The Thanksgiving Turkey Pardon Used to Be a Massacre
Guess which President felt too bad to eat his
I know this story is one that would normally published in November, but I’m interested in it now. You’ll remember enough of it in six months to use it for party banter.
Did you know that Calvin Coolidge had a pet raccoon in the White House? This came about when a Mississippi farmer sent the animal to President Coolidge in an attempt to make raccoon meat the main event in the American Thanksgiving dinner. The Coolidges said no thank you, but did keep her around during their administration. (They named her Rebecca!)
If you’re wondering if it was common practice in the early 1900s to send live animals to the White House in November, the answer is yes. This is because one man, a turkey farmer in Rhode Island named Horace Vose, had sent (dead) turkeys to every sitting president since 1873, a tradition that stopped only upon his death in December 1913. When he died, turkey farmers from around the country scrambled to become the supplier, stepping it up by sending the birds still alive. Woodrow Wilson had no problem having the birds dispatched upon arrival; when Coolidge took office he made it known that his household would go ahead and buy their own pre-killed birds. The agriculture lobby did not take kindly to that, so after two years he relented, bringing on a deluge of less conventional meats like quail and deer. Hence, Rebecca the Raccoon.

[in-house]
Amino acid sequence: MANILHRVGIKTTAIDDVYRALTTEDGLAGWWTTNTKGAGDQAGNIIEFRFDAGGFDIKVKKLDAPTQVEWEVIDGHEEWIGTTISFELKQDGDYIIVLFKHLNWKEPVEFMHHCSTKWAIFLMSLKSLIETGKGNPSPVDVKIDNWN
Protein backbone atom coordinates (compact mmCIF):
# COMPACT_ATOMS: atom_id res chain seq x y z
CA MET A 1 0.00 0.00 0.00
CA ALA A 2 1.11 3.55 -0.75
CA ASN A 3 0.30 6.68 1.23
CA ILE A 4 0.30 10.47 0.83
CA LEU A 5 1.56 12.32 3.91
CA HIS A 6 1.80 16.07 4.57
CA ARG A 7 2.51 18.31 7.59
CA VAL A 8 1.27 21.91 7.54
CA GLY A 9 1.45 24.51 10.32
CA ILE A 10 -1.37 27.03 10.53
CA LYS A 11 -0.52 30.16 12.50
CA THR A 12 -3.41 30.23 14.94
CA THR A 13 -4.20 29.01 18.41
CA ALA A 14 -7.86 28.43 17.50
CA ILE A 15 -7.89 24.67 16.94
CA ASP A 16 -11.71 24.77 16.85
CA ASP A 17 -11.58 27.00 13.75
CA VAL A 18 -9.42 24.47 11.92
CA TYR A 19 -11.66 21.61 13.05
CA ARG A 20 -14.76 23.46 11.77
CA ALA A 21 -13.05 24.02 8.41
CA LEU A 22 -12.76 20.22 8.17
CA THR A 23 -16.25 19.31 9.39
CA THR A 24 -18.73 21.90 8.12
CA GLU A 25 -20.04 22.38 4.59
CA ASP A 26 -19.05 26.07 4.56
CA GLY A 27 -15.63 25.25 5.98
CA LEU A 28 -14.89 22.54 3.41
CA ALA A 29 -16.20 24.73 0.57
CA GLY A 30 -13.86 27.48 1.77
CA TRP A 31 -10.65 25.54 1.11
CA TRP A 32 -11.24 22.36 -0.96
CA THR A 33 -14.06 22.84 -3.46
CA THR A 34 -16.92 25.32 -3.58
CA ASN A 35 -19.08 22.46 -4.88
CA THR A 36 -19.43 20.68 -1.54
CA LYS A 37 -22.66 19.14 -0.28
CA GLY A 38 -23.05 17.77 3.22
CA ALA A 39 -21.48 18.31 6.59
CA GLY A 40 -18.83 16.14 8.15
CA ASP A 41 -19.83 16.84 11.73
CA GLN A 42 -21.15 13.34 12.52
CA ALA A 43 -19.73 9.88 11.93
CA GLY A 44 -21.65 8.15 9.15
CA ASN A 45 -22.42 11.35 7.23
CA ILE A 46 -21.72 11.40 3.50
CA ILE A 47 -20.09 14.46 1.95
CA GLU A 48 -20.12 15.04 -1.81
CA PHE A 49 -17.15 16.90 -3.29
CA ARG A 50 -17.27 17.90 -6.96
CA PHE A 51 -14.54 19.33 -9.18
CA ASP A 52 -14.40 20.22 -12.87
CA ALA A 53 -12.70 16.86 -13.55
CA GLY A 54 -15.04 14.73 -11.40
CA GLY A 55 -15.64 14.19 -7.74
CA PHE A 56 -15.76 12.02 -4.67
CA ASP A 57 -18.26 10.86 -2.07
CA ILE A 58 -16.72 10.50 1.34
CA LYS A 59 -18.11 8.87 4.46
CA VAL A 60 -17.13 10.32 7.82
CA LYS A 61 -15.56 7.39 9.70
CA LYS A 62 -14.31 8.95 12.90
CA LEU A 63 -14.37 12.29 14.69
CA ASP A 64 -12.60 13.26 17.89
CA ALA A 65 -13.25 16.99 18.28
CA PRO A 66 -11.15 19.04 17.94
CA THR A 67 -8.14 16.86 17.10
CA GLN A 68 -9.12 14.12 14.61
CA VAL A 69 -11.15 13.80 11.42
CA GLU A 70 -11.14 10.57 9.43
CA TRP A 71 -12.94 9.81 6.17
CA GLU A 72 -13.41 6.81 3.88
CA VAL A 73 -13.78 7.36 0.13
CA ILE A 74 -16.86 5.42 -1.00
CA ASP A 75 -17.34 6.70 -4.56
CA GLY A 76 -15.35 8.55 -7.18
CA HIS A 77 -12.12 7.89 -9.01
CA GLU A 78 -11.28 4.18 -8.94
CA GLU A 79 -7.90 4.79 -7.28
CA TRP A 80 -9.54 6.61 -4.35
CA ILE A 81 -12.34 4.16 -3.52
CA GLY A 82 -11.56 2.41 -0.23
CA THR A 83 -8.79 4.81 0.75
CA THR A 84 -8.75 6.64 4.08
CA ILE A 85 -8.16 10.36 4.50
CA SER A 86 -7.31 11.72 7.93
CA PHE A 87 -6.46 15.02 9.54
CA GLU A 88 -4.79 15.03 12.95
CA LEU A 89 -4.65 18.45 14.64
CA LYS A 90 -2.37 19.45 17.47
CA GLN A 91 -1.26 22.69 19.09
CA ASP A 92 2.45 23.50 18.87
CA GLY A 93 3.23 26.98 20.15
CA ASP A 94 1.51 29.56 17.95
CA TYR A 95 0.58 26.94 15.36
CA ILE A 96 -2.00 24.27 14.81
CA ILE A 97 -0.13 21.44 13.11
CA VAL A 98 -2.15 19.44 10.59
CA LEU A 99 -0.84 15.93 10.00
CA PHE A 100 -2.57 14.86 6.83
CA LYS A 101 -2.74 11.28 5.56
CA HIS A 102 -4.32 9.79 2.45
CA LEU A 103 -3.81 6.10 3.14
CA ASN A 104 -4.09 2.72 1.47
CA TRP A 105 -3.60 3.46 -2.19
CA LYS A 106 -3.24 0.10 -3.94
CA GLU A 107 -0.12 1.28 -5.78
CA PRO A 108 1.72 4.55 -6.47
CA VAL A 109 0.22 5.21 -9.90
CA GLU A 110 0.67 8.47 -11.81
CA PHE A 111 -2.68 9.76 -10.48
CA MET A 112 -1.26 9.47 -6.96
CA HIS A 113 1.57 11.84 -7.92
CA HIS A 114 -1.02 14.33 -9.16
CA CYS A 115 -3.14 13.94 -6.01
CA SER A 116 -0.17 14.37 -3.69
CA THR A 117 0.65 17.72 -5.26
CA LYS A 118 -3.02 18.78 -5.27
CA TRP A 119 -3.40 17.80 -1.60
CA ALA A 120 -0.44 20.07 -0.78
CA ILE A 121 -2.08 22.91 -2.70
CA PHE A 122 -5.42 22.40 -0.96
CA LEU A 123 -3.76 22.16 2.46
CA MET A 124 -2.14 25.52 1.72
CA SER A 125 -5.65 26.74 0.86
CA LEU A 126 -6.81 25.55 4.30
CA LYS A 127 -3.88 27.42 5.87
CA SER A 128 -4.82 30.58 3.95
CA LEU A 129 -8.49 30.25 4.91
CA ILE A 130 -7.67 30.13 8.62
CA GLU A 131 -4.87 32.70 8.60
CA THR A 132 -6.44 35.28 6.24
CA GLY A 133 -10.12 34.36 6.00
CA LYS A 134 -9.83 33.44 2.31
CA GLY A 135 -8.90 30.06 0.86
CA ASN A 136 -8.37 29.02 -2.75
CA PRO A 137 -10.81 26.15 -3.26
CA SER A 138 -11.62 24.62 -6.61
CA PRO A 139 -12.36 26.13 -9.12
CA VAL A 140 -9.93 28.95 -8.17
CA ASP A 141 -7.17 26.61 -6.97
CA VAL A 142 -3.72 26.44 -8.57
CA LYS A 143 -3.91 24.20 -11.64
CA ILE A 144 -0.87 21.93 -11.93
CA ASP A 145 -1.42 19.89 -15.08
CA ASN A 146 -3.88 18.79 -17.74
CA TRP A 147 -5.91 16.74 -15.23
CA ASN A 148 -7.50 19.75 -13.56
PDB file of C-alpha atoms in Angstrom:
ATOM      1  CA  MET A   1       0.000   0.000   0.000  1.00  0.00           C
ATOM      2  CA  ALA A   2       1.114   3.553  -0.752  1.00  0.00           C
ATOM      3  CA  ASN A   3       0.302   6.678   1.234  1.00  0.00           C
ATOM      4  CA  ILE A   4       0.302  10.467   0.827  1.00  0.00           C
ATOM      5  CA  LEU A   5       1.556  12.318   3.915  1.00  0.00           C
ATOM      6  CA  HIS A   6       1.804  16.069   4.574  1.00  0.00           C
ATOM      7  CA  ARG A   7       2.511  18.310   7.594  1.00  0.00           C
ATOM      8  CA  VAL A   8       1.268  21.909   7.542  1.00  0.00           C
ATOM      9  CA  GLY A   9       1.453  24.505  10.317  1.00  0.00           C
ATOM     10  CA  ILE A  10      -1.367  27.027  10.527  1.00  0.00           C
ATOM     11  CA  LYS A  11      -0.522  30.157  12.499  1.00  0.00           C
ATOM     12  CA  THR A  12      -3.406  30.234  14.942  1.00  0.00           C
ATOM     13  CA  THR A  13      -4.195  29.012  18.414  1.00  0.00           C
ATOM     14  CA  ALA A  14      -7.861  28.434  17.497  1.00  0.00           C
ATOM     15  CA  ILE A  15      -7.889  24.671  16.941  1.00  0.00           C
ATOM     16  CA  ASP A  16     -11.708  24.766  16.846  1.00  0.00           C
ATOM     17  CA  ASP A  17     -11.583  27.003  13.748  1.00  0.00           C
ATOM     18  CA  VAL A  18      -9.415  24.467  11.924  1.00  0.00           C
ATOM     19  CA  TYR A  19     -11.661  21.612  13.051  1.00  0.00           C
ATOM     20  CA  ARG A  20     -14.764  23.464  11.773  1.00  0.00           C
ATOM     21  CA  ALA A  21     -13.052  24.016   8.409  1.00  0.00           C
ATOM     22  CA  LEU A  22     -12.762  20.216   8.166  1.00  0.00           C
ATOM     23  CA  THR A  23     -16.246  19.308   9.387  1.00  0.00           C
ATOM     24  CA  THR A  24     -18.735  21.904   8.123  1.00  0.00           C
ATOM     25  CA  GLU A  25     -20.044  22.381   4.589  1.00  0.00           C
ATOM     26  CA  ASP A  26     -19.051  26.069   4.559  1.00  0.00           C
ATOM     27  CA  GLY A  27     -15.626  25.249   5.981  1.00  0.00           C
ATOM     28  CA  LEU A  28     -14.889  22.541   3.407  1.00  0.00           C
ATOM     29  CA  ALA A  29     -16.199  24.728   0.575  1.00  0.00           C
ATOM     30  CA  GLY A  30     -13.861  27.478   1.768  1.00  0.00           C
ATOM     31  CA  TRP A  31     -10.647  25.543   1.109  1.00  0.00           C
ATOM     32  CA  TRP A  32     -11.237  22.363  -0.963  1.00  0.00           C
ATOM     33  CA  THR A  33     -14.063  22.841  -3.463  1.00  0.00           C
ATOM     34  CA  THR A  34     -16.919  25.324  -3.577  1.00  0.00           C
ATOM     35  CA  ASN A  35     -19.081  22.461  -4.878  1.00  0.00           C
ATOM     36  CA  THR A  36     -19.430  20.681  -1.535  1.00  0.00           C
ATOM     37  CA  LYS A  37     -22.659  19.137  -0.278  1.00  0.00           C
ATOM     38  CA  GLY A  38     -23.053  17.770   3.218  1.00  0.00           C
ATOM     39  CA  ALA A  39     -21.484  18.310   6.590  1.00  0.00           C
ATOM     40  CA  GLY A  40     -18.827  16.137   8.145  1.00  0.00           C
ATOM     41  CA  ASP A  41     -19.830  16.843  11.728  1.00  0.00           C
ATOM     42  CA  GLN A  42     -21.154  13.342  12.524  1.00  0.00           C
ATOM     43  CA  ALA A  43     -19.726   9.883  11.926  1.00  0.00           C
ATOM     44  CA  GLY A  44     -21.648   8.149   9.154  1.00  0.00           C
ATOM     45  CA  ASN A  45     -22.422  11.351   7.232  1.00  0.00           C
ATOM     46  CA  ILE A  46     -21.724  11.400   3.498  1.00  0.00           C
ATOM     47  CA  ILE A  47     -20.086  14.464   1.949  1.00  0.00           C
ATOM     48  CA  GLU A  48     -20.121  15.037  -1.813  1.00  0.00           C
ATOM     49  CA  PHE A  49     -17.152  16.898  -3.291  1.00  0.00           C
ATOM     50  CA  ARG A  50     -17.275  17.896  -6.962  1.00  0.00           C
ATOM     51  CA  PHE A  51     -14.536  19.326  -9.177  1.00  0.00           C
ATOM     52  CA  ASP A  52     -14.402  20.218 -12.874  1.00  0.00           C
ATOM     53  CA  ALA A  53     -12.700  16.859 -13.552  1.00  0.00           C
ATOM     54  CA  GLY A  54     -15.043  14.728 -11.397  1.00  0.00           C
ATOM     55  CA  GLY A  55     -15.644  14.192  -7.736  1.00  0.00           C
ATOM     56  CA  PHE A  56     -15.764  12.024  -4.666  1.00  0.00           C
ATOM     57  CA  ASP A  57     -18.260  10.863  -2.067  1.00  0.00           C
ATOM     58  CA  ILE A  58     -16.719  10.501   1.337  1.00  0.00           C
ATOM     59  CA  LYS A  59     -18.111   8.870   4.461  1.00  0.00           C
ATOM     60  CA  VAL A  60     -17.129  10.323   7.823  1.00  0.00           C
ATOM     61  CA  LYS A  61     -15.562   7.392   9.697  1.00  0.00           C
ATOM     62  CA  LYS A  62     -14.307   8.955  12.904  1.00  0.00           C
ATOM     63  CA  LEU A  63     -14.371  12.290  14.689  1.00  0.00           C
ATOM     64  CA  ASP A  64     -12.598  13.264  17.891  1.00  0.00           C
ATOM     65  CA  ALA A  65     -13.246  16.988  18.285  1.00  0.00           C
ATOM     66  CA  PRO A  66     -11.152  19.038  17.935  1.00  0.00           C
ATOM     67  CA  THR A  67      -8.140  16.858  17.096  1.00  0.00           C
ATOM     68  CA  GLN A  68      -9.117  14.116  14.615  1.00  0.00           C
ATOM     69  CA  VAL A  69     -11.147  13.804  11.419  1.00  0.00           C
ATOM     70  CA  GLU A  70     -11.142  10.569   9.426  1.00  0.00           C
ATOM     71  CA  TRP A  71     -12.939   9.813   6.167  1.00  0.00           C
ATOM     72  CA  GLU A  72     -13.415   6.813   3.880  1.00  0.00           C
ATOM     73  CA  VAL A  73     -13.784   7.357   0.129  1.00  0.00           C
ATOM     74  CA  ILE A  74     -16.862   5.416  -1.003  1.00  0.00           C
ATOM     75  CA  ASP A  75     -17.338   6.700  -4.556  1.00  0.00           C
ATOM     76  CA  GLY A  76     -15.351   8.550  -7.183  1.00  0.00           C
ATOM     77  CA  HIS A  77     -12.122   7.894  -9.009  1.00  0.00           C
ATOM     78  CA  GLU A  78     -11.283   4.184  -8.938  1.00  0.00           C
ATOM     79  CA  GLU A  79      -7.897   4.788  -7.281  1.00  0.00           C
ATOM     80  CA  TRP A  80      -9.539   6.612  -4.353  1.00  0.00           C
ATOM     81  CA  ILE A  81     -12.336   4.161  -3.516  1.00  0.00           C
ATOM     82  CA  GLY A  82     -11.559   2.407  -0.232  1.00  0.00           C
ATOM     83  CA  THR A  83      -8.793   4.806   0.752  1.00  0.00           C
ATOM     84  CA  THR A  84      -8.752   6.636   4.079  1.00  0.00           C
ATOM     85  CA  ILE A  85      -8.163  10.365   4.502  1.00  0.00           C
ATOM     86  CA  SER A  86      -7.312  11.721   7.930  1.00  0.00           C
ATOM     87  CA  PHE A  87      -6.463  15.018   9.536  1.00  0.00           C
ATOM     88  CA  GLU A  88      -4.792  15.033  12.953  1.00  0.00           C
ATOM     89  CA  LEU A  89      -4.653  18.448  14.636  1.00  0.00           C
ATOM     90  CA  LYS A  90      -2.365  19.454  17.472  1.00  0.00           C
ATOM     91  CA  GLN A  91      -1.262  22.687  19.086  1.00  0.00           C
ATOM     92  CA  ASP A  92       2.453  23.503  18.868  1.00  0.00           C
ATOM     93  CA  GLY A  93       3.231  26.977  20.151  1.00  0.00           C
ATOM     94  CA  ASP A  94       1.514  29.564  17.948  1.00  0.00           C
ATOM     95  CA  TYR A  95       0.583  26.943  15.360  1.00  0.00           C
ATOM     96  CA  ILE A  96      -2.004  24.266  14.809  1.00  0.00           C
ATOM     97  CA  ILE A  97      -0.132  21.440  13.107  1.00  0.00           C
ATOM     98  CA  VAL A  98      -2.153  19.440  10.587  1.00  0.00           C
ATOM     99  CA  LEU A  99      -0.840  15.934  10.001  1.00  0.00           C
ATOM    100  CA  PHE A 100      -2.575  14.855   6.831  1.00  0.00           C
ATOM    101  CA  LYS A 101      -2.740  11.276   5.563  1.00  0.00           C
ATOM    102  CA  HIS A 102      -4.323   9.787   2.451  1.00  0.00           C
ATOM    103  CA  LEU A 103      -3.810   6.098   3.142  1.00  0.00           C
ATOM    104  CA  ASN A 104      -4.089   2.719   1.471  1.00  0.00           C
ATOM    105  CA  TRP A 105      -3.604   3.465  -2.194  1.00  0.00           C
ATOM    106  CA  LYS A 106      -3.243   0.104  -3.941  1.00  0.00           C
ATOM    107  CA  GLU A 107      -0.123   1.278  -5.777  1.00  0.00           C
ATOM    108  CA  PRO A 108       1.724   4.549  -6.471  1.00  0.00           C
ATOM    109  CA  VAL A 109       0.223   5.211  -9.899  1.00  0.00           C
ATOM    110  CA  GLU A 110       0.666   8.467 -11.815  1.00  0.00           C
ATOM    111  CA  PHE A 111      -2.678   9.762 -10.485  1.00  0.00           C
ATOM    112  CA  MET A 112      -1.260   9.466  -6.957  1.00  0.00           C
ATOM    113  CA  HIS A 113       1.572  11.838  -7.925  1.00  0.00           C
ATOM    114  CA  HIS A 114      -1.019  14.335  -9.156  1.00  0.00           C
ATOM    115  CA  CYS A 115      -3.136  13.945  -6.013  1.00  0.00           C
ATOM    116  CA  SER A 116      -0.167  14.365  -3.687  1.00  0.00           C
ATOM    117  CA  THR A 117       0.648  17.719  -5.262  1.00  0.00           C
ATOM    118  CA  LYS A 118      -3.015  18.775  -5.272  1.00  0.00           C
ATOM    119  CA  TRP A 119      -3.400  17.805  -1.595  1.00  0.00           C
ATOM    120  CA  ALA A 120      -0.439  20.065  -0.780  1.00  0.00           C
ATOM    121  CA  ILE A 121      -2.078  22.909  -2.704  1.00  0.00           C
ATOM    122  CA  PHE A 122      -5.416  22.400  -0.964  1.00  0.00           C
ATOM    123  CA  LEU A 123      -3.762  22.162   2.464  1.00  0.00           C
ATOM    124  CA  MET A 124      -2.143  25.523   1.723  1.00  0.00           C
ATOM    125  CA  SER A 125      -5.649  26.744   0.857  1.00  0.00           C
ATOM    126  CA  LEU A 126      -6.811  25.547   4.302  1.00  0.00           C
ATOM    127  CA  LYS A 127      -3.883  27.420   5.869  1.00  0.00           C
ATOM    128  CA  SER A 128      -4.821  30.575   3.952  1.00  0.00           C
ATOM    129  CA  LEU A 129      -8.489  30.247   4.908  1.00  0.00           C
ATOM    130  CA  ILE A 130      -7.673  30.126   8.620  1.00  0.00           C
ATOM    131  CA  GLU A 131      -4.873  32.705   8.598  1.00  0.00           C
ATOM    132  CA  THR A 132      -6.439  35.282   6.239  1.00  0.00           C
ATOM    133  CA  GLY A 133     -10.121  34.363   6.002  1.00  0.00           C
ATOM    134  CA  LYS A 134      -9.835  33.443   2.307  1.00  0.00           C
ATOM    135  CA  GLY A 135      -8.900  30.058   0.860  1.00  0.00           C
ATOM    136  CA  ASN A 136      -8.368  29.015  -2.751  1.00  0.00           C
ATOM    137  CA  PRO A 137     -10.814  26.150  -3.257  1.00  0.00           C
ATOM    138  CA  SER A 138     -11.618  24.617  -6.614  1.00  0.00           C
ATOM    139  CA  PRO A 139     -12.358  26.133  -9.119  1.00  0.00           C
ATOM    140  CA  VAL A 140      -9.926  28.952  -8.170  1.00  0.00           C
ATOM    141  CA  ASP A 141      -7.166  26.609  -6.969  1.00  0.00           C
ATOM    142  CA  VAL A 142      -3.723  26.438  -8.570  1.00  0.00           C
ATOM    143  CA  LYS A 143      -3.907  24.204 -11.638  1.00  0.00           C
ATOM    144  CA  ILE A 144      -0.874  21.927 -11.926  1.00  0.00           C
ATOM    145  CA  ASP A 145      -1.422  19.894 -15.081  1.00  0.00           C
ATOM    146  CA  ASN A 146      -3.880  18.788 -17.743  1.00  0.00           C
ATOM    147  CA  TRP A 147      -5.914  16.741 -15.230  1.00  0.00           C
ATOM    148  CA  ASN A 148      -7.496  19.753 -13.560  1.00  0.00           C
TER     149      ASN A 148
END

The first “National Thanksgiving Turkey Presentation” didn’t happen until 1947, and it was explicitly an act of aggression by the National Poultry and Egg Board, pissed at Truman and his campaign for “Meatless Tuesdays” and the now lesser-known “Poultryless Thursdays.” Truman did the presentation, ate the offering, and downgraded his request to “Eggless Thursdays.”